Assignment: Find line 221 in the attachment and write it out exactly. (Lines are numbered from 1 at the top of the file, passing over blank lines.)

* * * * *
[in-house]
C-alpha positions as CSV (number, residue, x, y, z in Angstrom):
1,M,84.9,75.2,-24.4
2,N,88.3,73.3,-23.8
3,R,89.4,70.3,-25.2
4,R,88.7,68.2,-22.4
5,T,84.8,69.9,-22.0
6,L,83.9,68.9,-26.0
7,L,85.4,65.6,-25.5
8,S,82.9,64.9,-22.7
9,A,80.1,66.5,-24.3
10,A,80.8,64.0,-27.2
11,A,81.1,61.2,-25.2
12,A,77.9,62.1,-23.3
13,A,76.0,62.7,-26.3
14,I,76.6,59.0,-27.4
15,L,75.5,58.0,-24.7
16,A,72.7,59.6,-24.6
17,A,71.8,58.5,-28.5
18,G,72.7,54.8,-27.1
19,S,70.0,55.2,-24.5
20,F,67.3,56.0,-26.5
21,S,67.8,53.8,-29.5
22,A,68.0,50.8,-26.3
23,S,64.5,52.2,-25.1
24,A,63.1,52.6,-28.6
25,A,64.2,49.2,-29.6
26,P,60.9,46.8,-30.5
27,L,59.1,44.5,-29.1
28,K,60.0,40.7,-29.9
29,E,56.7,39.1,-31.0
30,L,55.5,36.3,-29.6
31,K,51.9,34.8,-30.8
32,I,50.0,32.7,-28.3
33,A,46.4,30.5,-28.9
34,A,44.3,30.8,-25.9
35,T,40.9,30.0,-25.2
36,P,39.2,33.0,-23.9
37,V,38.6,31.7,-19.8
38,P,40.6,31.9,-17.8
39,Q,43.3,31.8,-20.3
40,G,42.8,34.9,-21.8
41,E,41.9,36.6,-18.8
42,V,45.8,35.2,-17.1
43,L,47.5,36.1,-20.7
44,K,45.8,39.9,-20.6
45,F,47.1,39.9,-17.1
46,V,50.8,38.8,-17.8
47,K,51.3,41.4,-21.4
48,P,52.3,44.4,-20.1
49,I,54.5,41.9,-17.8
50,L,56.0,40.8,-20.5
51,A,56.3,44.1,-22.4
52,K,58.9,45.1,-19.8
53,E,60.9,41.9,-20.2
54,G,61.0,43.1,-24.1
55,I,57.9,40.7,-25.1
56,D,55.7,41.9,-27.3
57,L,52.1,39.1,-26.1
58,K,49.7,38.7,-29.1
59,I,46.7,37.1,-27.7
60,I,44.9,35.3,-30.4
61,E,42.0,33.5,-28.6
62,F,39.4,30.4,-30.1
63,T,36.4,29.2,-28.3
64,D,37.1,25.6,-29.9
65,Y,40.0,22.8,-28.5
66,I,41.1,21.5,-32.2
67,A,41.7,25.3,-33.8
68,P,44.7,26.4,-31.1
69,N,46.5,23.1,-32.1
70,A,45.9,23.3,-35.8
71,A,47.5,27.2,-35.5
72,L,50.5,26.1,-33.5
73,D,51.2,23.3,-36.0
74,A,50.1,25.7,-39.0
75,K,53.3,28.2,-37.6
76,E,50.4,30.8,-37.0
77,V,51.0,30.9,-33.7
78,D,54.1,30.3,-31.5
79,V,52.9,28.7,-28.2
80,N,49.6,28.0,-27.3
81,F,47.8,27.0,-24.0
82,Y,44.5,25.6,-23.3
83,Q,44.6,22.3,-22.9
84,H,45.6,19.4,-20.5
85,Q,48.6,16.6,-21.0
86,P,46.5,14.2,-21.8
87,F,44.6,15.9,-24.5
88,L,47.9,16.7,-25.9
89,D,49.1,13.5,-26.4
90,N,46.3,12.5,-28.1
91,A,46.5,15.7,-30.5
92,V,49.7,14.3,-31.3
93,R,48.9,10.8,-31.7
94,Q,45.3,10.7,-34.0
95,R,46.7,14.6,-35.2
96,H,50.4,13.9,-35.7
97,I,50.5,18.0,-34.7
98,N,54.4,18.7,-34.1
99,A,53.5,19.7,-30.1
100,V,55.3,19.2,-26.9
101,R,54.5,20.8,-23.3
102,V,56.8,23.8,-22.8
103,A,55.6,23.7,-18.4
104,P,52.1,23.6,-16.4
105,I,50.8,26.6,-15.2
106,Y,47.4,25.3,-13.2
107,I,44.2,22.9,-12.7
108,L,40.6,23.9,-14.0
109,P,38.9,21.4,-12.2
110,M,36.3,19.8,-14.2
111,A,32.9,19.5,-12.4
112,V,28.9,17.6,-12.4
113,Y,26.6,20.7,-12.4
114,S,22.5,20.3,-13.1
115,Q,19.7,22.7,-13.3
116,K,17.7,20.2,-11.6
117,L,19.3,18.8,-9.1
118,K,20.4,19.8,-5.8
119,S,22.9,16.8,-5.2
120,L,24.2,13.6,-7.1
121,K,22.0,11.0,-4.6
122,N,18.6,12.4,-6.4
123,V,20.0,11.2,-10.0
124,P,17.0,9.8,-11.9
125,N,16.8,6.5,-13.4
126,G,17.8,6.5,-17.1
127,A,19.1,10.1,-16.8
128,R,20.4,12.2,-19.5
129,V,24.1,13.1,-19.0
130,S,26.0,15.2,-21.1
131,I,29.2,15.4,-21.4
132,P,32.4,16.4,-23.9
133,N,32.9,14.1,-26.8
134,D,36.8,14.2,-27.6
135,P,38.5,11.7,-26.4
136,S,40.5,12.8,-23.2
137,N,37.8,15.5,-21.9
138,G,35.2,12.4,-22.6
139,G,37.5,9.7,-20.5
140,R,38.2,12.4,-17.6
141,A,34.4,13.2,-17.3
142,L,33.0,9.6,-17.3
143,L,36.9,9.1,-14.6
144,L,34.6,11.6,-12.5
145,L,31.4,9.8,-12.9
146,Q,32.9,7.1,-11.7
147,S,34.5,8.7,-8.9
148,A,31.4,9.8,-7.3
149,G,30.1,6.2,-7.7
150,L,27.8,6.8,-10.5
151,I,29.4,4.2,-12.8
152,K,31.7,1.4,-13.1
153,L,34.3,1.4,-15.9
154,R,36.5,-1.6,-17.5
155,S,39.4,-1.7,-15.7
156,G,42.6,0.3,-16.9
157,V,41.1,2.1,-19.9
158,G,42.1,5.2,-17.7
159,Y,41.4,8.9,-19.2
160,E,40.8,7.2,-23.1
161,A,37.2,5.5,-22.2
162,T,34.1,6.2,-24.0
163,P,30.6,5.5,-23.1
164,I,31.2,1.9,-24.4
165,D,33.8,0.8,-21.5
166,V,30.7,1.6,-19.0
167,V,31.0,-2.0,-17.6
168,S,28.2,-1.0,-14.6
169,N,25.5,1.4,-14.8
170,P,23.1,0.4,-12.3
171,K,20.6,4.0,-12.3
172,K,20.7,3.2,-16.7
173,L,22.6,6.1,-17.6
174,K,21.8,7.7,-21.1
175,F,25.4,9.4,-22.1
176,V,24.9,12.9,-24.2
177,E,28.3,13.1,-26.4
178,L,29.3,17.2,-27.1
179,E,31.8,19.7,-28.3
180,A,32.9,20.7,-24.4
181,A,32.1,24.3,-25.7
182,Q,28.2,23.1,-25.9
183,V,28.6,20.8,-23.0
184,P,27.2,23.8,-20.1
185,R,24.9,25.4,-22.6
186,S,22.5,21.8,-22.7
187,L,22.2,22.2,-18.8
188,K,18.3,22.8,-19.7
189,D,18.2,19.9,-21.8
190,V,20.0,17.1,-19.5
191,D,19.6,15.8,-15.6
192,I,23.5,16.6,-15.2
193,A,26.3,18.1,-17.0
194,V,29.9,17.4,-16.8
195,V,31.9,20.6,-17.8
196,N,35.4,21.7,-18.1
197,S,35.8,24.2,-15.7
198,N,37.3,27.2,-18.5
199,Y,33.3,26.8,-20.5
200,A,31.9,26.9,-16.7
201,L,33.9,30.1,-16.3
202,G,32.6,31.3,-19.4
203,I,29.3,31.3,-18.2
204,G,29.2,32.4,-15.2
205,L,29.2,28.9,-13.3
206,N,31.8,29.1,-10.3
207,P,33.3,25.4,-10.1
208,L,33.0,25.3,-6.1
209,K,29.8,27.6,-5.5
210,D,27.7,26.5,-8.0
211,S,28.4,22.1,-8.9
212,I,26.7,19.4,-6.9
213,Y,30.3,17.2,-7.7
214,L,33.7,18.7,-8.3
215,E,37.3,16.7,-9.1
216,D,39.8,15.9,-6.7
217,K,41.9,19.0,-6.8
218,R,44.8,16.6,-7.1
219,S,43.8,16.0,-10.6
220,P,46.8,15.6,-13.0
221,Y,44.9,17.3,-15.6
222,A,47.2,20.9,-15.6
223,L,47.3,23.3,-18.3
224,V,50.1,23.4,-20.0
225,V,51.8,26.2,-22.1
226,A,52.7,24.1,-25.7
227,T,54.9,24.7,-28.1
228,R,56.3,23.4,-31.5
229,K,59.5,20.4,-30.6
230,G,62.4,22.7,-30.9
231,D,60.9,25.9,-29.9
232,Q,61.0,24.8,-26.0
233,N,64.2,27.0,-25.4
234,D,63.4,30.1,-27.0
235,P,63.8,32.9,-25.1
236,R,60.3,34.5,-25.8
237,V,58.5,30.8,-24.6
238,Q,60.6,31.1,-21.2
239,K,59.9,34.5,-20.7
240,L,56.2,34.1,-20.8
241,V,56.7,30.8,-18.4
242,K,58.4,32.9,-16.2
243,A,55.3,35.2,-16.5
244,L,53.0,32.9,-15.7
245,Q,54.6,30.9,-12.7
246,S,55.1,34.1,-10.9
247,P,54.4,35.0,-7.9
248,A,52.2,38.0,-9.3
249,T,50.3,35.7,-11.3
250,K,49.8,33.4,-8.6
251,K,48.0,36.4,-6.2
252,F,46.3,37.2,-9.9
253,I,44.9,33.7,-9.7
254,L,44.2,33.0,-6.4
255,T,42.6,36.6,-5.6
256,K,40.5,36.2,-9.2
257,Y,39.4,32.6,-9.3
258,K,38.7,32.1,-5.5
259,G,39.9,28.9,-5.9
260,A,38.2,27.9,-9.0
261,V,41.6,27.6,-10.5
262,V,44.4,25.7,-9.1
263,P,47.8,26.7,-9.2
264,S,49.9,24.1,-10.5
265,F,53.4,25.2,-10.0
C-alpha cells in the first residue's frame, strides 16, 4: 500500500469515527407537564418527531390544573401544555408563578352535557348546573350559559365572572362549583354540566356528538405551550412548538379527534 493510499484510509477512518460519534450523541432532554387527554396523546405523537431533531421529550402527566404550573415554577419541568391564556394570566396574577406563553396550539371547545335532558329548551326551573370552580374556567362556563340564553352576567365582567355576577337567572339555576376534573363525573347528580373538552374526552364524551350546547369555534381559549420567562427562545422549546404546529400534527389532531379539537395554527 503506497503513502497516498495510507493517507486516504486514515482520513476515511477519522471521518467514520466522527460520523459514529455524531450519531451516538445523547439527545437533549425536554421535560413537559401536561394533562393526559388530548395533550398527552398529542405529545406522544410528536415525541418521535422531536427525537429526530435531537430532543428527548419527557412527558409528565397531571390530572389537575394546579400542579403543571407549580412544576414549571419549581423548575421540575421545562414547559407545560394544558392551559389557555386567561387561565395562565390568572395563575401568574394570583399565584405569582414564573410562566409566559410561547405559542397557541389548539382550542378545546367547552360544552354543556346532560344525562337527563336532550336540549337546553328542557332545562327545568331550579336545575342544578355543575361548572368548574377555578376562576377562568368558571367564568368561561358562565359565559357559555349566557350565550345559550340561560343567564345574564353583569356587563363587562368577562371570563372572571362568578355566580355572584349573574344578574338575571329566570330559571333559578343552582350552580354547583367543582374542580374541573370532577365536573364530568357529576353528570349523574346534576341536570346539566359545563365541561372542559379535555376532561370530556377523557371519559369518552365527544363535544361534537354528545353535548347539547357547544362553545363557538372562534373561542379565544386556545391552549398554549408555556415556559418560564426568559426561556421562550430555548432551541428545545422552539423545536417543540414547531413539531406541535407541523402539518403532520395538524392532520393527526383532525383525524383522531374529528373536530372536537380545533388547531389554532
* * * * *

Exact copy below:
219,S,43.8,16.0,-10.6